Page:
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Law, as a practice, makes the claim that it deals in clear, verifiable and ascertainable facts and knowledge, eschewing the insensible, or what can only be ‘felt’ or ‘sensed’. And this is the rub; what happens when the courts make decisions about visuals and images? What exactly do they see?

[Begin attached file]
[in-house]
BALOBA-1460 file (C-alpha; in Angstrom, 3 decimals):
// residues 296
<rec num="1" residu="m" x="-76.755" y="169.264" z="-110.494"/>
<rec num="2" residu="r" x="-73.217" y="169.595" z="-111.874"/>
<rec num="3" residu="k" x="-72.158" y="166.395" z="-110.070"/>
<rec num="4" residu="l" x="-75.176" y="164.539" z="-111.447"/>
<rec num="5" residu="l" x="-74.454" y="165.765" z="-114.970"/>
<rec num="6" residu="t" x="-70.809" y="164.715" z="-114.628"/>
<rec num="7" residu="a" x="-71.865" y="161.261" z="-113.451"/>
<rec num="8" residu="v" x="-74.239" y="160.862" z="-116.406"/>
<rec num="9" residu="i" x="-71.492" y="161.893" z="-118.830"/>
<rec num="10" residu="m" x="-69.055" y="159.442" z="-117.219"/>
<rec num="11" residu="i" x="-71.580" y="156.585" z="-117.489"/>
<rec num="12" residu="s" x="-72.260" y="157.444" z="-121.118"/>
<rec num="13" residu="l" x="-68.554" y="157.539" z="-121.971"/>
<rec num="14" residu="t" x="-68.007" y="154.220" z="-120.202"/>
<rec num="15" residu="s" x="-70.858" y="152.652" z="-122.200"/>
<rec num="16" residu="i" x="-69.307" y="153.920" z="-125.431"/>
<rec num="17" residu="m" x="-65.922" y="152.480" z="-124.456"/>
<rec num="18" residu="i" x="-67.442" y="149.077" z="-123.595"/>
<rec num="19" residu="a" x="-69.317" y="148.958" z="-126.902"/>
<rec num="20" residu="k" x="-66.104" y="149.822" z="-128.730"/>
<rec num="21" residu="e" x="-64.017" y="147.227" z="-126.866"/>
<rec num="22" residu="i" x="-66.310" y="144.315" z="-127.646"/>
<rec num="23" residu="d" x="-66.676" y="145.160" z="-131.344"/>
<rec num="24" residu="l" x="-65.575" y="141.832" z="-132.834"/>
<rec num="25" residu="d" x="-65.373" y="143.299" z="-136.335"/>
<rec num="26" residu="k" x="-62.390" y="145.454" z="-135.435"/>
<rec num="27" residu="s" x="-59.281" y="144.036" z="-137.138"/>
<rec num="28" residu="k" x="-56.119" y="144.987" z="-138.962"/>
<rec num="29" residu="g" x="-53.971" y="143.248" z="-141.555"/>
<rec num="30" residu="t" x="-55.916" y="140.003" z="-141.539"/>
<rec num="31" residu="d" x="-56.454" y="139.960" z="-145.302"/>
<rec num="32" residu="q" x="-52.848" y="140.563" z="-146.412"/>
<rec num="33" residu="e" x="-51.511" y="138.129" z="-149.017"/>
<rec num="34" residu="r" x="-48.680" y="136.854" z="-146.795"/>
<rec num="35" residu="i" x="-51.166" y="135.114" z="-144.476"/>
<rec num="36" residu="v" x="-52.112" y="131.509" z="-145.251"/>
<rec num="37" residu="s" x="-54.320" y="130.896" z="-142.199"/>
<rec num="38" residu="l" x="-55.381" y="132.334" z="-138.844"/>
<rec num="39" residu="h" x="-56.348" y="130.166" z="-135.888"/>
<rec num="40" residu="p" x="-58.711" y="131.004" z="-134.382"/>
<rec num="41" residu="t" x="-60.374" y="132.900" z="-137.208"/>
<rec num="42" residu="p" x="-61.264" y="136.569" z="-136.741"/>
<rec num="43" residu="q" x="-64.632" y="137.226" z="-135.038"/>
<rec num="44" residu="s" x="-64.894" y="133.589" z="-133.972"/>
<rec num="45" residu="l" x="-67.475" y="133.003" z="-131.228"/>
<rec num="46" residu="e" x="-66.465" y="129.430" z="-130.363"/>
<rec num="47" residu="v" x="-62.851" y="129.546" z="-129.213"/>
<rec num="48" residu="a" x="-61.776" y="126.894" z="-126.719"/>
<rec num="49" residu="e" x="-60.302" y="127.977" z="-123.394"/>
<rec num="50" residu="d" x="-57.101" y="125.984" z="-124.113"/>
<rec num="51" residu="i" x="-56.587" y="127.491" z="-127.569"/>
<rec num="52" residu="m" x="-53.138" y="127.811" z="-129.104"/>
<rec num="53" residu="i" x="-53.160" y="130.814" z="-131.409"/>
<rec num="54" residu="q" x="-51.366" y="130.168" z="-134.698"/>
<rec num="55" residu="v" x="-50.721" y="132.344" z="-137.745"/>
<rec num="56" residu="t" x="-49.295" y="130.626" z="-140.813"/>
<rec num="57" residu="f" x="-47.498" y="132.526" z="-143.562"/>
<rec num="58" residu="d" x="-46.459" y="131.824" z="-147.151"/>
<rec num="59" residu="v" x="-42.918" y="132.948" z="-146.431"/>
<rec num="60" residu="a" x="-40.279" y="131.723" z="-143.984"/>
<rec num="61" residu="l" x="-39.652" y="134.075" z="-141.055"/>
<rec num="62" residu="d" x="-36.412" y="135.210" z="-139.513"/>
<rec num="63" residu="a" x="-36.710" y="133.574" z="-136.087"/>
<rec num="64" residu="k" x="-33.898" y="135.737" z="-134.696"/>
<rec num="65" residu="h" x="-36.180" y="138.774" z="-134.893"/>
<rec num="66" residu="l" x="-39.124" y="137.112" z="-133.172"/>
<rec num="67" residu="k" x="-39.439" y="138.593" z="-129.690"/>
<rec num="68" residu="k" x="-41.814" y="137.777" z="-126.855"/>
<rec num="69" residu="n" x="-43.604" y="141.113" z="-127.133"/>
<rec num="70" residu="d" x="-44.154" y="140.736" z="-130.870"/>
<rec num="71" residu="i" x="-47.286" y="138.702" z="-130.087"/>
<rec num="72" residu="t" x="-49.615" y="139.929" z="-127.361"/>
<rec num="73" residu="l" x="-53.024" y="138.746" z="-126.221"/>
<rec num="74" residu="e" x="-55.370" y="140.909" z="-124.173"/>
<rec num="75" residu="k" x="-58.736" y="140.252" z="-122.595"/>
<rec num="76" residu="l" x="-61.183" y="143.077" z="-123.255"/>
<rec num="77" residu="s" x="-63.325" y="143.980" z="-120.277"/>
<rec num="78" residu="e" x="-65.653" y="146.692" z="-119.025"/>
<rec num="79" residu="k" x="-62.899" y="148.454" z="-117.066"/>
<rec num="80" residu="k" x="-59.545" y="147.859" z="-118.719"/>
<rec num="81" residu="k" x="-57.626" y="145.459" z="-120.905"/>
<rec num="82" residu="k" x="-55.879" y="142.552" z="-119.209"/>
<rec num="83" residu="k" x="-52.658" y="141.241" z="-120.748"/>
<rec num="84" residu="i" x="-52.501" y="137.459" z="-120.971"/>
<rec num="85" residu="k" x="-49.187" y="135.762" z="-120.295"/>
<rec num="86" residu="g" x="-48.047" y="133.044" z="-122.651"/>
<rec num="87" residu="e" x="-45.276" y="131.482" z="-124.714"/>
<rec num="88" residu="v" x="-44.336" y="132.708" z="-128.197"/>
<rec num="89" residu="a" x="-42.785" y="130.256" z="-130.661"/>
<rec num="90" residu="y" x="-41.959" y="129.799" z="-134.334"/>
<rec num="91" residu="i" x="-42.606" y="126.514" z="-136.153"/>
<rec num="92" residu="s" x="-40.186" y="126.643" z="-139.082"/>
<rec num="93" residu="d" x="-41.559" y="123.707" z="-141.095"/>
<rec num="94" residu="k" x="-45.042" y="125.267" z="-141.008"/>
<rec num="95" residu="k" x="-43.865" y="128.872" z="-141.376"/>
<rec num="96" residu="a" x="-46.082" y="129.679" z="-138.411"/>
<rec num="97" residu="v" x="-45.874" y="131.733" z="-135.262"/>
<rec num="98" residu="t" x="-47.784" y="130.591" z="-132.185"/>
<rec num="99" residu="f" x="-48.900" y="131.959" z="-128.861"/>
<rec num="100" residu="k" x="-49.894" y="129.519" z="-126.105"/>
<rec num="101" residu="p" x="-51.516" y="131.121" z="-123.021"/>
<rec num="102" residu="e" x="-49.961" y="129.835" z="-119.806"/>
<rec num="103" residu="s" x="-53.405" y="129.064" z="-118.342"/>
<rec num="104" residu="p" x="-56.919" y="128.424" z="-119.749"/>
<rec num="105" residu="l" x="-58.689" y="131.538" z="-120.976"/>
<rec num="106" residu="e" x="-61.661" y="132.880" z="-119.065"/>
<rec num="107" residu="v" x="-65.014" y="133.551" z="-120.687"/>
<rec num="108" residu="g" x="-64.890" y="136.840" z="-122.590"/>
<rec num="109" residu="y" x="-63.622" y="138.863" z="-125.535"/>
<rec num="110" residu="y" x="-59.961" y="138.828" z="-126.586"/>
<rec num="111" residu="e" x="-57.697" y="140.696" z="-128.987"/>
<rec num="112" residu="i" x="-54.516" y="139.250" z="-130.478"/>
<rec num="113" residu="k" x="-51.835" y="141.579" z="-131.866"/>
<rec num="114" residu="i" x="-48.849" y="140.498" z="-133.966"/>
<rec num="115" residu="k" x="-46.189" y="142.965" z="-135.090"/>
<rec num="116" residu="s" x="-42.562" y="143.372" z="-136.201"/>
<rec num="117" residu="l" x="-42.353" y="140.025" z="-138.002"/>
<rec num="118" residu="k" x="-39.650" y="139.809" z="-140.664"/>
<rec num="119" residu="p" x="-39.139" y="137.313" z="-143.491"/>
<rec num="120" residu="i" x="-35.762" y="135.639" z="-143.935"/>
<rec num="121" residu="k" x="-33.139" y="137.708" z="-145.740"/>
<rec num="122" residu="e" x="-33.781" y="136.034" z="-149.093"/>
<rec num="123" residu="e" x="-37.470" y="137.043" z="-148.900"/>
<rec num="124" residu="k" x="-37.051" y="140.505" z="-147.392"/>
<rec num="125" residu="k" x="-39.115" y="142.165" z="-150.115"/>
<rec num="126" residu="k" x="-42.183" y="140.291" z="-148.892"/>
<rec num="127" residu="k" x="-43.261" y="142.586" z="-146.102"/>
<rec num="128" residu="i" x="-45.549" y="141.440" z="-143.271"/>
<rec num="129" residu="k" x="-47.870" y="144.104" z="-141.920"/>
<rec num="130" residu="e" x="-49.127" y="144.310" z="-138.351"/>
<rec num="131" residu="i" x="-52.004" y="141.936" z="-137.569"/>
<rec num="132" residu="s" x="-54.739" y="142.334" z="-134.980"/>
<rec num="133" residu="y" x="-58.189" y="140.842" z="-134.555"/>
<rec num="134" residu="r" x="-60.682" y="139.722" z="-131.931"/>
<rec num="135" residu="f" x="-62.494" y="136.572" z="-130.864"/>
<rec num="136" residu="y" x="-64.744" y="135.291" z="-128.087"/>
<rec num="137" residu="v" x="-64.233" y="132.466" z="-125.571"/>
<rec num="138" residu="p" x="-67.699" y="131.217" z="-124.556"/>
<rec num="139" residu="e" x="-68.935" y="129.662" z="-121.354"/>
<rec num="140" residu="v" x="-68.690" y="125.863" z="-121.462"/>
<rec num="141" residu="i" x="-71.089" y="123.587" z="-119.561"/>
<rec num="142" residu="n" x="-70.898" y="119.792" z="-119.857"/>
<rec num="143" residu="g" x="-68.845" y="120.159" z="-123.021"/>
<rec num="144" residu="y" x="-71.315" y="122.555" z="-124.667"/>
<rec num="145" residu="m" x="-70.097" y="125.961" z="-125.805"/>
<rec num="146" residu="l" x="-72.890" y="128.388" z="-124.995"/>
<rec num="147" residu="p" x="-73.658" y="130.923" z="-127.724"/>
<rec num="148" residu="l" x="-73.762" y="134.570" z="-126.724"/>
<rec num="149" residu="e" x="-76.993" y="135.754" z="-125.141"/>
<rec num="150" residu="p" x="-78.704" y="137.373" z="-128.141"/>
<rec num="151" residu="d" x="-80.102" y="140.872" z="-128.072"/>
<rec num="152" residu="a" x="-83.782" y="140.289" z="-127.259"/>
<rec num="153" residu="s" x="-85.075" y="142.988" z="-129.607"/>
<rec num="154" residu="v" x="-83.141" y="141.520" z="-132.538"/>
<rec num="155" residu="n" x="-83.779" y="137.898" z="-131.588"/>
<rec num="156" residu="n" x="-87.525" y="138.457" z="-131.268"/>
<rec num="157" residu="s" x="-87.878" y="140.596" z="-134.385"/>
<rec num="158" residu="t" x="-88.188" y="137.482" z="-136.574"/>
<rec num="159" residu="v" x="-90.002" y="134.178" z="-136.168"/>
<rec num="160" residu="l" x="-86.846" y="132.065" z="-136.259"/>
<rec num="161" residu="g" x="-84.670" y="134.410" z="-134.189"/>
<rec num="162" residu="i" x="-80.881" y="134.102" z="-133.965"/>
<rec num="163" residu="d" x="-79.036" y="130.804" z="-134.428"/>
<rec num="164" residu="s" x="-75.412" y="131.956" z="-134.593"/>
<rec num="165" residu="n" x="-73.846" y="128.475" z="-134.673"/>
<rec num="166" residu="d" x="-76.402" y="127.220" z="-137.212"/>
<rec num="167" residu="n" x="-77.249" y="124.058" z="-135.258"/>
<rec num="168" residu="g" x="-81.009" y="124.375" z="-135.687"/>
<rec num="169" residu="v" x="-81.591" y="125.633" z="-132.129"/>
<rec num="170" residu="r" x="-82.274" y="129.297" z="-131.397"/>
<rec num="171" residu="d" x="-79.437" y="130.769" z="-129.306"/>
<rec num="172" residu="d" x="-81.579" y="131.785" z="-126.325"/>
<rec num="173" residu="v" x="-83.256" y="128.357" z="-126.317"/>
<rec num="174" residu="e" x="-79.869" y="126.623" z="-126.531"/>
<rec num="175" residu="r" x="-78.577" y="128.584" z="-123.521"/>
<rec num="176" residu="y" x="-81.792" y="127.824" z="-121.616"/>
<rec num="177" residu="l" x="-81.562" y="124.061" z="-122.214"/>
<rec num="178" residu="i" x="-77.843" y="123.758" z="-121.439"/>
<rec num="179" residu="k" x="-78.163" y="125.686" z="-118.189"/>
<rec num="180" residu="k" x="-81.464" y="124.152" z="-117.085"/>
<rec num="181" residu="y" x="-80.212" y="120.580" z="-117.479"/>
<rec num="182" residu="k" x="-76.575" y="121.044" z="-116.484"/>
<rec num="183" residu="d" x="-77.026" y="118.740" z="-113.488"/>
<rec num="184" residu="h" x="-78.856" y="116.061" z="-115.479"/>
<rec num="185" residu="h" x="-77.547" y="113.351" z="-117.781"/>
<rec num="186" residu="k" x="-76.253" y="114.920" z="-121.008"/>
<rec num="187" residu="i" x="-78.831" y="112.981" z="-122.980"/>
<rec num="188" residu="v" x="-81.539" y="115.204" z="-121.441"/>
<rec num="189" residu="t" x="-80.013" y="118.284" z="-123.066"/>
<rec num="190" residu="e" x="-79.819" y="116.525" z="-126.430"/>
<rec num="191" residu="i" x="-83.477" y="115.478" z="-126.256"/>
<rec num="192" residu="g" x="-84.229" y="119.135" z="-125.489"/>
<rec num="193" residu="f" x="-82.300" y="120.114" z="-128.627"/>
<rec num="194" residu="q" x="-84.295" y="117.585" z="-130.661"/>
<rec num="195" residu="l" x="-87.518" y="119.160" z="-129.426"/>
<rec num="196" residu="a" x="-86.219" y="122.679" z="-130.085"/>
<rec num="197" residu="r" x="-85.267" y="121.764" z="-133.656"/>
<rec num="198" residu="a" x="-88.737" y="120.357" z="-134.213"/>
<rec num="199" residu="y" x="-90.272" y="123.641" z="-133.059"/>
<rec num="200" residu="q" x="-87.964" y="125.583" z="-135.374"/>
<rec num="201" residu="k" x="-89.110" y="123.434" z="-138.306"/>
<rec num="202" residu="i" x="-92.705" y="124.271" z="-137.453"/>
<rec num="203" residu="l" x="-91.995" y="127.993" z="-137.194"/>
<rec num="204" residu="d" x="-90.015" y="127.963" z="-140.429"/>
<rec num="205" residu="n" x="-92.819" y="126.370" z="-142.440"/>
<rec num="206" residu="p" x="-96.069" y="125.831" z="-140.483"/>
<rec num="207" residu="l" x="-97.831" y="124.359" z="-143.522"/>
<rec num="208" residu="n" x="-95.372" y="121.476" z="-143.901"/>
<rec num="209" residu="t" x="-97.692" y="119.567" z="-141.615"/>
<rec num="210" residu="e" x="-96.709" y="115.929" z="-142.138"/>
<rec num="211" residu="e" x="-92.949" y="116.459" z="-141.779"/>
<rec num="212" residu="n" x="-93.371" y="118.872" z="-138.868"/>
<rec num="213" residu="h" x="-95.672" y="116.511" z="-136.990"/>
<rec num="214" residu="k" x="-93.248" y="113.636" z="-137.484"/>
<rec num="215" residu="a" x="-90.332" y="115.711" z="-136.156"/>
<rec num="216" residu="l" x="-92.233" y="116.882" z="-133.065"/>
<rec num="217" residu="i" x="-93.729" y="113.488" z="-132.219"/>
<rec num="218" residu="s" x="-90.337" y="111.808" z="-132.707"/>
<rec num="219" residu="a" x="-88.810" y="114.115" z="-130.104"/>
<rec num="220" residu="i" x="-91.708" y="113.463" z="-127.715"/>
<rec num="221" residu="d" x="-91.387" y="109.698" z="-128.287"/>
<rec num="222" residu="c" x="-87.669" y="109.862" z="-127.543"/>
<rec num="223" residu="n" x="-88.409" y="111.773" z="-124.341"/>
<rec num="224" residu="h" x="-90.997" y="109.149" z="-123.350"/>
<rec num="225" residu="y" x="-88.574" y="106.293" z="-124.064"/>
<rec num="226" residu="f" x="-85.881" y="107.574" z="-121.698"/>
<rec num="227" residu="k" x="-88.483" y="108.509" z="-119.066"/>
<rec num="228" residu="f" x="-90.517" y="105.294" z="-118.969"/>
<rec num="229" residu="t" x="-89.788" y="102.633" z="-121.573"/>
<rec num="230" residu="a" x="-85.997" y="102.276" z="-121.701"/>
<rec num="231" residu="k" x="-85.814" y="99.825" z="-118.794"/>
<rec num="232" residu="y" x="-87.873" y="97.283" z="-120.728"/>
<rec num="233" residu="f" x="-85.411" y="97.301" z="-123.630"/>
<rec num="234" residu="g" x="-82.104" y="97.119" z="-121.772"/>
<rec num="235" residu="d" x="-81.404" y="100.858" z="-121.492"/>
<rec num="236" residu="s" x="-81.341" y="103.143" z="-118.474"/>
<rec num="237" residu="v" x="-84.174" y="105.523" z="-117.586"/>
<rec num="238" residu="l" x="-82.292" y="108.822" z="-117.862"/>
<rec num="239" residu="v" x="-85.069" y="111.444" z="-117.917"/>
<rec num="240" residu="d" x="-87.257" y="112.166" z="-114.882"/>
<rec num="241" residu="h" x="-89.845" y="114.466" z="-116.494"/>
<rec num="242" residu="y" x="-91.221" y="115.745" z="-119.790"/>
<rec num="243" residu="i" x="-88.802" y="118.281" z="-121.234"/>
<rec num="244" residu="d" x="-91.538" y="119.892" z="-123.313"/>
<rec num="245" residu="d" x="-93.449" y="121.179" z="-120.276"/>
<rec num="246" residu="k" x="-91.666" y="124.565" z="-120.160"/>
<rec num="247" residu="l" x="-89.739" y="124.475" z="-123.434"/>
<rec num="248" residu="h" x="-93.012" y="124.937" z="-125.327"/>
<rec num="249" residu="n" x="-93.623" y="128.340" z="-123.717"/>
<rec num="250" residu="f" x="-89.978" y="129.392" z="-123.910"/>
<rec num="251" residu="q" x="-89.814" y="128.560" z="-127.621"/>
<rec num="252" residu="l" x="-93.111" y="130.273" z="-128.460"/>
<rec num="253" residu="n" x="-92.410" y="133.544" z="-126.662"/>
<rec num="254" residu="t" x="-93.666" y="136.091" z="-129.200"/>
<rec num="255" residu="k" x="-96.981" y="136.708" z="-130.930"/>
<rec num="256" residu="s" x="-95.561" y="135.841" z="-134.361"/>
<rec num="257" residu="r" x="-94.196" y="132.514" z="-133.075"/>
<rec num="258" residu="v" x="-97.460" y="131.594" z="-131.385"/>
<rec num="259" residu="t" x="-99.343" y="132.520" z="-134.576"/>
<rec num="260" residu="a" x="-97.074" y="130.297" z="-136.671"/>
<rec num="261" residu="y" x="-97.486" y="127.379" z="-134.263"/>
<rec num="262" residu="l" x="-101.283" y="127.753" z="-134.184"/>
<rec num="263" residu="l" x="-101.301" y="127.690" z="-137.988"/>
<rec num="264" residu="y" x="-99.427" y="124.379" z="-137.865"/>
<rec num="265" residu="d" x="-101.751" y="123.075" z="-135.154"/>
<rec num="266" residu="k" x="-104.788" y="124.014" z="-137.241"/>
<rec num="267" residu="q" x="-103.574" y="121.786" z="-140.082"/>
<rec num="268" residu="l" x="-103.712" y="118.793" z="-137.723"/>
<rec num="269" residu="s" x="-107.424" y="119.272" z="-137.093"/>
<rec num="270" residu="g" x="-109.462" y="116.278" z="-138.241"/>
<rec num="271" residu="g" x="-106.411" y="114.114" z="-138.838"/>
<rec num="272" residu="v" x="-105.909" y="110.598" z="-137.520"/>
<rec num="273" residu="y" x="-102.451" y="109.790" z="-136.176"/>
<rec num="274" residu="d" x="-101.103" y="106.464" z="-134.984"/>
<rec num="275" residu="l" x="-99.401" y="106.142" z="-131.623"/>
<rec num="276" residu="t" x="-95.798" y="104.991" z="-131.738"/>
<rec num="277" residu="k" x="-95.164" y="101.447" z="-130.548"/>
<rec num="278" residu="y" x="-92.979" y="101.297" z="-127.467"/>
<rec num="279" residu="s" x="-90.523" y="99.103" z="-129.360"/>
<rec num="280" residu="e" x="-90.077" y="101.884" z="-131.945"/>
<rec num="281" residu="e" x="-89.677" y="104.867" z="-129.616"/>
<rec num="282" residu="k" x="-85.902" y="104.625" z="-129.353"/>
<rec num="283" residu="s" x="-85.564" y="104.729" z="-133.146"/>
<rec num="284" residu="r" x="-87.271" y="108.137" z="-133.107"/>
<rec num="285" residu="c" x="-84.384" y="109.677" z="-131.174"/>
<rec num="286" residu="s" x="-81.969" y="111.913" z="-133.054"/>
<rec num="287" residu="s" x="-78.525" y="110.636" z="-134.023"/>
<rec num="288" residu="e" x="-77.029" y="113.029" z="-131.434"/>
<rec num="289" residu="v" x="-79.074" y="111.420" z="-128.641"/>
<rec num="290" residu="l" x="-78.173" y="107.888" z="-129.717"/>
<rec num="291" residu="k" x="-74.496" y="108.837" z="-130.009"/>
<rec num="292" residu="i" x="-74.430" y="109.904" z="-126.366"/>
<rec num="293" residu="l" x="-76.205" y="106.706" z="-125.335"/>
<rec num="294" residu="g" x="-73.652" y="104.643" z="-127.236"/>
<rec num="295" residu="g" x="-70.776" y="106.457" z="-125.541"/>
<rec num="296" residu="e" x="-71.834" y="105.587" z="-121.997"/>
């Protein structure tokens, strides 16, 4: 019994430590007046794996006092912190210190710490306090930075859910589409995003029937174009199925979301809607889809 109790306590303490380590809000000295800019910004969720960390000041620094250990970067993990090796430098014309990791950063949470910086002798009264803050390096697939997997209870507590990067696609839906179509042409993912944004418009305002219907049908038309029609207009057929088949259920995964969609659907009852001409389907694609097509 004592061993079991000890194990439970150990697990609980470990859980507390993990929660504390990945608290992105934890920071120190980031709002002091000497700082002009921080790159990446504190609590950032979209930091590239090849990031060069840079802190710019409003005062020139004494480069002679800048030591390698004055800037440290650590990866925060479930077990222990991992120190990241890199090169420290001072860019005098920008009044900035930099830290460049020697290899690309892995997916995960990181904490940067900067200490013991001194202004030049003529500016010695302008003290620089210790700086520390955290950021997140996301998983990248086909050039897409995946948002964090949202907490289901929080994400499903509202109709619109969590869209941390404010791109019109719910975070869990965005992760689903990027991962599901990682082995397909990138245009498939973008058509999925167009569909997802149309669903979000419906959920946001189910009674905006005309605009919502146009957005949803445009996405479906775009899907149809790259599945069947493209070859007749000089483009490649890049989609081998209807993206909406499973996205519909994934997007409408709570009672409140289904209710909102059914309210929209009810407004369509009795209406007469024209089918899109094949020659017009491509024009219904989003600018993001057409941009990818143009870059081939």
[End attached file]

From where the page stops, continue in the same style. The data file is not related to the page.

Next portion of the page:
My purpose in this chapter is to explore how Australian courts, in a diverse set of circumstances, have ‘seen’ visuals or images, such as art or other cultural and creative outputs, and to propose a corrective to their empiricist reading of them, through the use of a Panofskian iconological schema. As in other jurisdictions, Australian courts have engaged in decision-making about matters typically relevant to images and visuals in disputes over copyright law, commercial transactions, blasphemy and taxation law. But for the purposes of this chapter, I explore how Australian judges ‘see’ visuals and images in areas of law concerned with, or draw upon, uniquely Australian experiences: in broadcasting law, cultural heritage law, and the trust establishing a famous annual portraiture prize featuring Australians – the Archibald Prize.